Lionbridge today formally launched its new hosted translation memory service: Freeway 2.0.
The press release features glowing testimonials from Sybase, Nikon, and Ryanair. These companies, and roughly 70 others, have been using the “1.0 version” and have been pleased with the results.
No company particularly wants to be a beta tester for new software, so I’m guessing that’s the motivation behind the rapid advance to 2.0. The name also ties in nicely with Lionbridge’s vision of the “Localization 2.0” generation of content globalization that we are now entering.
Two certification-related announcements in the localization industry…
SDL has launched a certification program for its products. According to the press release, “SDL TRADOS Certification is a comprehensive program of placement tests, courseware, and multiple-level training exams that will truly test a translator’s ability to work efficiently with translation memory and integrated terminology. It is designed to provide all customers in the global ecosystem with an accurate measure of technology expertise.” You can learn more here.
Also, Nitish Singh of Chico State told me yesterday that the first class for his new localization certificate program is just about full. Not bad given that the program is a good two months away yet! You can learn more here.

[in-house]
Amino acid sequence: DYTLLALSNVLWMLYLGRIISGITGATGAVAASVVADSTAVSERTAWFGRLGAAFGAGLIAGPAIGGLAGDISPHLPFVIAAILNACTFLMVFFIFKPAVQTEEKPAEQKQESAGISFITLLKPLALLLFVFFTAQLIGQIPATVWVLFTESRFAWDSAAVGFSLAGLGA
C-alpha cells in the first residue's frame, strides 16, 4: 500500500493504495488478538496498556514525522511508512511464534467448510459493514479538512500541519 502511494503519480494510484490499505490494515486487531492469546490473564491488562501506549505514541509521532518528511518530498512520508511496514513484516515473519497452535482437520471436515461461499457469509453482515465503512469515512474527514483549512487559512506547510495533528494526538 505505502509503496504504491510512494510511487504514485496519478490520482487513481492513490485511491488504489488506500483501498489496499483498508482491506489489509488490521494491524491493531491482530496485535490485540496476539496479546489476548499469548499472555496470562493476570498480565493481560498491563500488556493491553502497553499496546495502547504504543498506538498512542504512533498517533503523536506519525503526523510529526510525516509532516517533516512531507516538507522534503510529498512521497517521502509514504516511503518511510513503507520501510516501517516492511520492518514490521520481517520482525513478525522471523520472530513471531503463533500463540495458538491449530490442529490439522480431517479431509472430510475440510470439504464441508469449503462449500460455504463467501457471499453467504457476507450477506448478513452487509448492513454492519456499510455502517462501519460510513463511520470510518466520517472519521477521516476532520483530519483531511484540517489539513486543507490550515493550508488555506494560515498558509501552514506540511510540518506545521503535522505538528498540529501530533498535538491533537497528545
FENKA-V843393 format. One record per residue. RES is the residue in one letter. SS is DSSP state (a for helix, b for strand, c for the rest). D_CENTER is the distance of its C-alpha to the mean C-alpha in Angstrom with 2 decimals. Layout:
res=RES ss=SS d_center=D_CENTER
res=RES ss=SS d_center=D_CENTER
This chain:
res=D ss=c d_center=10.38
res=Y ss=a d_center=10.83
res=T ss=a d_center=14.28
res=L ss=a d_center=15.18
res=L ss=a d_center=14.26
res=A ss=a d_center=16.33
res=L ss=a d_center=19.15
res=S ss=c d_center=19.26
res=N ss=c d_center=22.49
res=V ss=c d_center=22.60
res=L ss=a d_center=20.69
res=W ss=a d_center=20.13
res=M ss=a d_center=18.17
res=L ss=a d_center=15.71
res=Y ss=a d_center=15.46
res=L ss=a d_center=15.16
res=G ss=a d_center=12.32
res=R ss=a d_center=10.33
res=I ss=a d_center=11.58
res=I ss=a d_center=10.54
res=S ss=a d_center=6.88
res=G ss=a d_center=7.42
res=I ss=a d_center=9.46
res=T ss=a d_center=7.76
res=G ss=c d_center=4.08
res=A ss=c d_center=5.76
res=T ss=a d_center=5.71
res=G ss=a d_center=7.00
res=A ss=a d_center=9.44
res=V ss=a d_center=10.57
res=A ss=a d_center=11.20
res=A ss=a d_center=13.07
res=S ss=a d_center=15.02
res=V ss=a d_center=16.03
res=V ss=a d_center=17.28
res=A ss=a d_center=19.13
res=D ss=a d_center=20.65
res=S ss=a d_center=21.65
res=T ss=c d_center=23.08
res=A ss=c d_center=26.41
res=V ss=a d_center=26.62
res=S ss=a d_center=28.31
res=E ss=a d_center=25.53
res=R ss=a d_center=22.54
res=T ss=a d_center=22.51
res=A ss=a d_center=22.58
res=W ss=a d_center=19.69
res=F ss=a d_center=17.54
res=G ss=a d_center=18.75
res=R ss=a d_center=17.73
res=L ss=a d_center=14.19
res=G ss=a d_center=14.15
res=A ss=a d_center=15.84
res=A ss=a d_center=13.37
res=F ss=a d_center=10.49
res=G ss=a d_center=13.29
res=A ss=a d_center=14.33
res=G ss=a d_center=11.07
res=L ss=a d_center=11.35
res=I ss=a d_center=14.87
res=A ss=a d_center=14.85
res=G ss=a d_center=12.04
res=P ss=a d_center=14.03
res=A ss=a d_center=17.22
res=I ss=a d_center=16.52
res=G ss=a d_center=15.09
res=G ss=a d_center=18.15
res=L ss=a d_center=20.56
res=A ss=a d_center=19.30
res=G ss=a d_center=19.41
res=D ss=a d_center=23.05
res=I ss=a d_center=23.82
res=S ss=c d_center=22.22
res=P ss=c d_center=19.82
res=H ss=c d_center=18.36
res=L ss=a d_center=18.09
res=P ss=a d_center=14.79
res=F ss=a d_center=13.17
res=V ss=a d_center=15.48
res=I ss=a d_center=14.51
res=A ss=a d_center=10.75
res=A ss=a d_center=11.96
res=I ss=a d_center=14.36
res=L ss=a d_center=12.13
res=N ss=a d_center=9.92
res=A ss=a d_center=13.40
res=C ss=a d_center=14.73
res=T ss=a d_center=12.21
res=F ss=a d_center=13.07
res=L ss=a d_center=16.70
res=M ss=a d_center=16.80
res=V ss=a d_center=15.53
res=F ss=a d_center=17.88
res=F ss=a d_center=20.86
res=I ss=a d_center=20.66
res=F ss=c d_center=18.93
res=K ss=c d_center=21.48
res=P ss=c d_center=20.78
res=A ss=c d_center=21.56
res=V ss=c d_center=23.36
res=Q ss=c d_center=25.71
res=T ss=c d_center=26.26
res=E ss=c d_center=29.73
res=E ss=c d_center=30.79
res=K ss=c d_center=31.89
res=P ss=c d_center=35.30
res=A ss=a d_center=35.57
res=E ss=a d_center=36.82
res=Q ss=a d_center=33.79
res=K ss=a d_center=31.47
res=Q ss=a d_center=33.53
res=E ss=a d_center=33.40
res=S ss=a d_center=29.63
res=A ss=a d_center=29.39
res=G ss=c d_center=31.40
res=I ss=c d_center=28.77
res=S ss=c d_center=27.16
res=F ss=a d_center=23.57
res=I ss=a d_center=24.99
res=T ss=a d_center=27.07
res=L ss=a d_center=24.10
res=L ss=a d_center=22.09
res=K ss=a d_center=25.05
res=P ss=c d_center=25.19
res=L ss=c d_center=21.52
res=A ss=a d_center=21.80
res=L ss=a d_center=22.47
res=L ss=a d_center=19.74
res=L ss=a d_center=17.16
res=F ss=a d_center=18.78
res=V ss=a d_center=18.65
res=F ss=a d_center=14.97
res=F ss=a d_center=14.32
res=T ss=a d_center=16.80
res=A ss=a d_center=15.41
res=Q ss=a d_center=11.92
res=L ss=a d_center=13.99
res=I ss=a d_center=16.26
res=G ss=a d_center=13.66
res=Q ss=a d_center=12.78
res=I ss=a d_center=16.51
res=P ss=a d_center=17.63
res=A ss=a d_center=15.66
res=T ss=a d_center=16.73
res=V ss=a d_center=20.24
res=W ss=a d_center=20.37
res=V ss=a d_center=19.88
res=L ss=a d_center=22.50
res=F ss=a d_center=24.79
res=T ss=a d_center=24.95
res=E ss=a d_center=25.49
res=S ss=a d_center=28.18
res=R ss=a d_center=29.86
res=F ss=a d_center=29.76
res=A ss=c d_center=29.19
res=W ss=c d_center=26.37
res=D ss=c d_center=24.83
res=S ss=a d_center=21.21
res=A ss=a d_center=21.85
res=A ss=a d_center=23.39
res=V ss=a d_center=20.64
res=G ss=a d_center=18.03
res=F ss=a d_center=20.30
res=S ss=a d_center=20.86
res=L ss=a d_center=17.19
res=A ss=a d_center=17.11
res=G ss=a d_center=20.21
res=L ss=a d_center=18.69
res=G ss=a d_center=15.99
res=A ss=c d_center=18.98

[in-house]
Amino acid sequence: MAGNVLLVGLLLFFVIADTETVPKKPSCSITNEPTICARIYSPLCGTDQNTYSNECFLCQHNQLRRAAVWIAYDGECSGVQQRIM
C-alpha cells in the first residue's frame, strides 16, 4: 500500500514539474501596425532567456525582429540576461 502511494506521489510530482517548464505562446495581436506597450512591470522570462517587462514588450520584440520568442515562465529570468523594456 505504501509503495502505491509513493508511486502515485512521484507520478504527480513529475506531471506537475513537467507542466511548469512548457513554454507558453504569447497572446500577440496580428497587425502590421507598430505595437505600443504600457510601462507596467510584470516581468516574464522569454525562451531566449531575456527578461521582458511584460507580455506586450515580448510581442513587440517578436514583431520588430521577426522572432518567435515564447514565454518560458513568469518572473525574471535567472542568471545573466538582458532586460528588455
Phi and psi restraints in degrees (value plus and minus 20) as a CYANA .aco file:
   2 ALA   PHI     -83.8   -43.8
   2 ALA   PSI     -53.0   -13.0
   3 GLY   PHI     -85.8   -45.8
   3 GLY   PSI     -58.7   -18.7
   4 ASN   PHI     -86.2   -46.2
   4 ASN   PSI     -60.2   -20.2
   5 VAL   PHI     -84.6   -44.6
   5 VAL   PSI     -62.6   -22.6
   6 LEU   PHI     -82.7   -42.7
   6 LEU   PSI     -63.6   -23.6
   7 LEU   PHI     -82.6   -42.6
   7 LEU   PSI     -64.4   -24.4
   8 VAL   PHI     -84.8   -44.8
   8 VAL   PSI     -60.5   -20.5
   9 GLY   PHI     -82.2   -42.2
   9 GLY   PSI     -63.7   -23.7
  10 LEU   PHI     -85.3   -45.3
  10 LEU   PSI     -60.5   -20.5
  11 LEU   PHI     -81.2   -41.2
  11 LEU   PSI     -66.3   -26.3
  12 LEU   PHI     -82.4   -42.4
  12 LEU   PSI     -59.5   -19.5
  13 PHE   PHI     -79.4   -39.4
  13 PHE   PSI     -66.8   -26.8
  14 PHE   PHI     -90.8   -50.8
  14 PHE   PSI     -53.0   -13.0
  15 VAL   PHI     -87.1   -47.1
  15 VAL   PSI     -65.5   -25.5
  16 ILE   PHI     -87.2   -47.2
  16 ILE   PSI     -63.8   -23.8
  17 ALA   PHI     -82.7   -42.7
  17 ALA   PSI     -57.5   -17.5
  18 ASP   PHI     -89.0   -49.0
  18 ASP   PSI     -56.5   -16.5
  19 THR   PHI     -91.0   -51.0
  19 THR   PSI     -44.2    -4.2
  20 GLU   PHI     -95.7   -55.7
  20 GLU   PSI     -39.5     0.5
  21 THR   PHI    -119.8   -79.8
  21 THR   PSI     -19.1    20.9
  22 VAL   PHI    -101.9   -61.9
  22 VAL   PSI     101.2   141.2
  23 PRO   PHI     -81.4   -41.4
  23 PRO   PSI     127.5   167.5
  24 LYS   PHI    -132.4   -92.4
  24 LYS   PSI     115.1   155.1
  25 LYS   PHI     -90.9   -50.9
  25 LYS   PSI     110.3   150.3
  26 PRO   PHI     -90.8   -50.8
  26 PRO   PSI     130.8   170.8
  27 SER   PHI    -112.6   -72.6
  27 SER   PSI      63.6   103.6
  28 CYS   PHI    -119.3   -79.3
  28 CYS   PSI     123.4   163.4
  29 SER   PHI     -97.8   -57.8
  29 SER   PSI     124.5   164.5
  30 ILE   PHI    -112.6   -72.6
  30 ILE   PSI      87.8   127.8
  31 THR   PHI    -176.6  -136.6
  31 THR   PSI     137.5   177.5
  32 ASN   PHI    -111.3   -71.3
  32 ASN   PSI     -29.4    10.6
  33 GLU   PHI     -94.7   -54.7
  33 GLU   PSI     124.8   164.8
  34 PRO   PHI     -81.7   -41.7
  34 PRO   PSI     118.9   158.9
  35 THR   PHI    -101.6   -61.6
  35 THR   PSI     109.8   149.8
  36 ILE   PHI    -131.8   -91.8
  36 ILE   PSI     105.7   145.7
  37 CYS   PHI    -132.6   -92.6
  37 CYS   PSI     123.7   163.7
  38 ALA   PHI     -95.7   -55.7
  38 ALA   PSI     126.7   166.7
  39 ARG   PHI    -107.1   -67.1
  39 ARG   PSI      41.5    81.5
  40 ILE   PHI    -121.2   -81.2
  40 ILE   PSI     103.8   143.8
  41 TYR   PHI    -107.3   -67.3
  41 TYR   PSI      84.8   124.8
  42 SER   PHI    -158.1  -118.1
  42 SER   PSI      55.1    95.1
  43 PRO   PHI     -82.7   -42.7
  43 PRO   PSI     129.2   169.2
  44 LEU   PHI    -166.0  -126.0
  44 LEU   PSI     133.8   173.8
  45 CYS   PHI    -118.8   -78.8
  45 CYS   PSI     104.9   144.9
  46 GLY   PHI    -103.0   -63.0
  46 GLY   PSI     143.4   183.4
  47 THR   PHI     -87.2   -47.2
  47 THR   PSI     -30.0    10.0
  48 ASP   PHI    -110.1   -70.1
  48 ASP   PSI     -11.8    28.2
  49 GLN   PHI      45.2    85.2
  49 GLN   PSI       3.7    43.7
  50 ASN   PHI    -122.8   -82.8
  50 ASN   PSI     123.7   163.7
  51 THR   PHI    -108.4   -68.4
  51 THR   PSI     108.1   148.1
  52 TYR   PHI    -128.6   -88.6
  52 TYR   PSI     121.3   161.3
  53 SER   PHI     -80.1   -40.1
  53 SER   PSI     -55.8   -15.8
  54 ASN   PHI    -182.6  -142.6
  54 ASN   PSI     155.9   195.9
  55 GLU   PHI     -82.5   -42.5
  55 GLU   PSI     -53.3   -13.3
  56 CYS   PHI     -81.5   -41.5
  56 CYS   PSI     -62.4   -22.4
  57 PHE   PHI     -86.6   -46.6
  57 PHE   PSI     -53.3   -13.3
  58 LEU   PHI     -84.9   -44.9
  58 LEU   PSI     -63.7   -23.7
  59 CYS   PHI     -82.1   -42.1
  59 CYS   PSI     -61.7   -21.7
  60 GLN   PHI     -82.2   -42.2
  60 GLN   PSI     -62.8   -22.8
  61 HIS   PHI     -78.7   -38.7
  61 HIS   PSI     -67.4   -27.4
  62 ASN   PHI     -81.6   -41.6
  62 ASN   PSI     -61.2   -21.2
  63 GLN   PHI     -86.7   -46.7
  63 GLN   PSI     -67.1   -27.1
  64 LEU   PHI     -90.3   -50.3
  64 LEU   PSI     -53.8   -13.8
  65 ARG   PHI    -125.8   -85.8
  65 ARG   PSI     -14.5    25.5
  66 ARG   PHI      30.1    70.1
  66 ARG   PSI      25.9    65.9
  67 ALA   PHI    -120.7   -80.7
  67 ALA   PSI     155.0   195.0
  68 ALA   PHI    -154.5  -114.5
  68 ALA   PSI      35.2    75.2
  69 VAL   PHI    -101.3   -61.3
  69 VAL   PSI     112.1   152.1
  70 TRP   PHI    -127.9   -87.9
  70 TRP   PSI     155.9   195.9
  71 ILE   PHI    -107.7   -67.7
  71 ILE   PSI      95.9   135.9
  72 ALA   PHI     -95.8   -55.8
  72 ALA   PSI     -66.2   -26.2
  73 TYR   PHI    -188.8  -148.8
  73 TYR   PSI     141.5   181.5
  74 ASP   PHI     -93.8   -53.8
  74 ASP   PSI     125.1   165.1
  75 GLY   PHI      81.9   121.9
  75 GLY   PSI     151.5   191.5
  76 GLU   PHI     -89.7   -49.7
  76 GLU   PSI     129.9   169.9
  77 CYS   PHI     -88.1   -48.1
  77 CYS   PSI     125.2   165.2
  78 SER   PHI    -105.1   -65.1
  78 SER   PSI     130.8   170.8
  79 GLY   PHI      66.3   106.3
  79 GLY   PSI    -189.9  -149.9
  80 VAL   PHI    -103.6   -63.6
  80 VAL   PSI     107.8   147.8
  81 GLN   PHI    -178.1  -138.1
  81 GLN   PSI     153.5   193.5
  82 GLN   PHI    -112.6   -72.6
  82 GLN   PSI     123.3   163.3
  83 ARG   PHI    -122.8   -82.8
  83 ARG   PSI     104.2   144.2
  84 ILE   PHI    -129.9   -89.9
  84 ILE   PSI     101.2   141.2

Interwoven held its user fest this week and unleashed a slew of press releases, two of which caught my eye…
SDL and Interwoven partner
SDL wisely keeps partnering up with the big CMS players. Sun was named as a client who is currently using both SDL and Interwoven successfully.
Toro selects Idiom for Web globalization. And Interwoven is the core CMS.
What’s interesting here is that Toro is just dipping its toes in the Web globalization waters — the French Canadian site is due out shortly. But Toro’s goal is 50 locales.
Also, Wessex Translations is doing the translations on this project and is hosting the Idiom server. This is, to my knowledge, Idiom’s first big success story for its LSP Advantage Program. Not too shabby.
However, I should note that Idiom software makes it easy to “go local” and farm out translation work around the world to freelancers and small translation agencies. I wonder if this will hurt Wessex down the road?